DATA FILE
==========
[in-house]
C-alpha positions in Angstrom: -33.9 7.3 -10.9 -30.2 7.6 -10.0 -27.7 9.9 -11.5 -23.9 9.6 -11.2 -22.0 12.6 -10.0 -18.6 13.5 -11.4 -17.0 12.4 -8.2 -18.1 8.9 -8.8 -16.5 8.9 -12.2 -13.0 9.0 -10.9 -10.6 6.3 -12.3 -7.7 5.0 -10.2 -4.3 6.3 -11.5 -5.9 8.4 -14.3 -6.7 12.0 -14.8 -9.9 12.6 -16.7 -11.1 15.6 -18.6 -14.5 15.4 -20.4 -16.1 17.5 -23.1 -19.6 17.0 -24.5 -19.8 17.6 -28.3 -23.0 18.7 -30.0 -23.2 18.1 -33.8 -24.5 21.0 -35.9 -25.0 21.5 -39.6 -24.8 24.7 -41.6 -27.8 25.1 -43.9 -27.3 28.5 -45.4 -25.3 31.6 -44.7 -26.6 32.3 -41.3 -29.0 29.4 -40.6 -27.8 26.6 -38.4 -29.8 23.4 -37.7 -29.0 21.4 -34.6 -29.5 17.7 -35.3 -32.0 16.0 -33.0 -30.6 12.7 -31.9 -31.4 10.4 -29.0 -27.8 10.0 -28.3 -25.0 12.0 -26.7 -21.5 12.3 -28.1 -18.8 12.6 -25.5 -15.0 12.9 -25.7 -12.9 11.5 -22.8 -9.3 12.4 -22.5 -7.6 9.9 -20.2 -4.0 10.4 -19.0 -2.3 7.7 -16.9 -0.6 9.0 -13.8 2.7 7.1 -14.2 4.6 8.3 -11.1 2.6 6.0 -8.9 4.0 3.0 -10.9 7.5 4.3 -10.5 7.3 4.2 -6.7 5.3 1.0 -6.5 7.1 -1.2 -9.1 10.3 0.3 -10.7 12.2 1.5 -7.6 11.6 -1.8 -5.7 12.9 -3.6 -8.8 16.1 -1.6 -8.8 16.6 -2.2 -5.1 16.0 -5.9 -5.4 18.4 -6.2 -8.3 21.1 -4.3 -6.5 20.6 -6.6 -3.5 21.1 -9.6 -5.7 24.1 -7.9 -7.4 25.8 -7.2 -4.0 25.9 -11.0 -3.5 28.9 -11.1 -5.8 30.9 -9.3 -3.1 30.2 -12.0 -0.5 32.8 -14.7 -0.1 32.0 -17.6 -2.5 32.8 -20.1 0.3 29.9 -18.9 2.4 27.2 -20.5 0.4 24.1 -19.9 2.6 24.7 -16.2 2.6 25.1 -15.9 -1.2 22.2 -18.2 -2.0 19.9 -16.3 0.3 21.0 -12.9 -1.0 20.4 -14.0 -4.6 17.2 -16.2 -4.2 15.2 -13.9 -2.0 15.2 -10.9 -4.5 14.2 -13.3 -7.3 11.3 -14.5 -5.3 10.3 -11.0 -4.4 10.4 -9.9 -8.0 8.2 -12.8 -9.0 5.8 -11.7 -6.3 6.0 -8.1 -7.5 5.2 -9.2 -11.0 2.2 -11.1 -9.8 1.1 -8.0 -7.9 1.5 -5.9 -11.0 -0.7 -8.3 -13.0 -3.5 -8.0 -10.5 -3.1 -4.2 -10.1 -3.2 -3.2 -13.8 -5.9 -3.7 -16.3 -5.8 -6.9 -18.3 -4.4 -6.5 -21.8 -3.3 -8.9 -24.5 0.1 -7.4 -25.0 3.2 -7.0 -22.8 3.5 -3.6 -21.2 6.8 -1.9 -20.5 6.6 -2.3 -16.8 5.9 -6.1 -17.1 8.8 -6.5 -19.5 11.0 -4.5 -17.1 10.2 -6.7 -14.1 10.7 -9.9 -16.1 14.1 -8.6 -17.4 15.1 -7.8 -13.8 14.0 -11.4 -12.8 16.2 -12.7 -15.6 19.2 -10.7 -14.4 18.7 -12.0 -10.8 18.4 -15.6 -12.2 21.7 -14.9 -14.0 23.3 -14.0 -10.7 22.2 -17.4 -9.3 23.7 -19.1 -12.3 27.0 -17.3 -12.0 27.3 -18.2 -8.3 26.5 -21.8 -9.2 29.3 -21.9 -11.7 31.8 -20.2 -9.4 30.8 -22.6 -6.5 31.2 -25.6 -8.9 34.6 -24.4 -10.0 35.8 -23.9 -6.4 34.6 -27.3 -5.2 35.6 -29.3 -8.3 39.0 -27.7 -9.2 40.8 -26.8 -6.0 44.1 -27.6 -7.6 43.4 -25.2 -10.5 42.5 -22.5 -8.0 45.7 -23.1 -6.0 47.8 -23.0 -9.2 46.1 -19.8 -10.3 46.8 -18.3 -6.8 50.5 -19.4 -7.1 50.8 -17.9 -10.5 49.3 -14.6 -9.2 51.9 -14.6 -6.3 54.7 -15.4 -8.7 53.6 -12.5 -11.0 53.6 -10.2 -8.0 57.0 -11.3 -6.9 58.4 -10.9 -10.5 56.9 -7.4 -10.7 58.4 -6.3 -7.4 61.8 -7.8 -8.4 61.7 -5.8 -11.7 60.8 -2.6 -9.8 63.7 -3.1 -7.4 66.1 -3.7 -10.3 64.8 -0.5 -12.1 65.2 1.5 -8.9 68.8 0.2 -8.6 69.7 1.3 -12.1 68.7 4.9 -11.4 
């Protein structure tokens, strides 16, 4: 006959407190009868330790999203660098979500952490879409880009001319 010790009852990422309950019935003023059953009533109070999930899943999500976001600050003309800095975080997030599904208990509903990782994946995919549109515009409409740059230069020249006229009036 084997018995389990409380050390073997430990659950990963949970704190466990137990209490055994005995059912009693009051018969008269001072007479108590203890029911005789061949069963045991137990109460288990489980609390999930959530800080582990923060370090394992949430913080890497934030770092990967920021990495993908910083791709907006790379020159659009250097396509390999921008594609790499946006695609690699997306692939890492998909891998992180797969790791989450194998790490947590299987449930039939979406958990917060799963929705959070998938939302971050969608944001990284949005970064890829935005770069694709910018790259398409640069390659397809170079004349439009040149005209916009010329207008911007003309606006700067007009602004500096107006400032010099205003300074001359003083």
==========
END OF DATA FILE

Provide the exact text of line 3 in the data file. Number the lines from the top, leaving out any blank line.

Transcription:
């Protein structure tokens, strides 16, 4: 006959407190009868330790999203660098979500952490879409880009001319 010790009852990422309950019935003023059953009533109070999930899943999500976001600050003309800095975080997030599904208990509903990782994946995919549109515009409409740059230069020249006229009036 084997018995389990409380050390073997430990659950990963949970704190466990137990209490055994005995059912009693009051018969008269001072007479108590203890029911005789061949069963045991137990109460288990489980609390999930959530800080582990923060370090394992949430913080890497934030770092990967920021990495993908910083791709907006790379020159659009250097396509390999921008594609790499946006695609690699997306692939890492998909891998992180797969790791989450194998790490947590299987449930039939979406958990917060799963929705959070998938939302971050969608944001990284949005970064890829935005770069694709910018790259398409640069390659397809170079004349439009040149005209916009010329207008911007003309606006700067007009602004500096107006400032010099205003300074001359003083």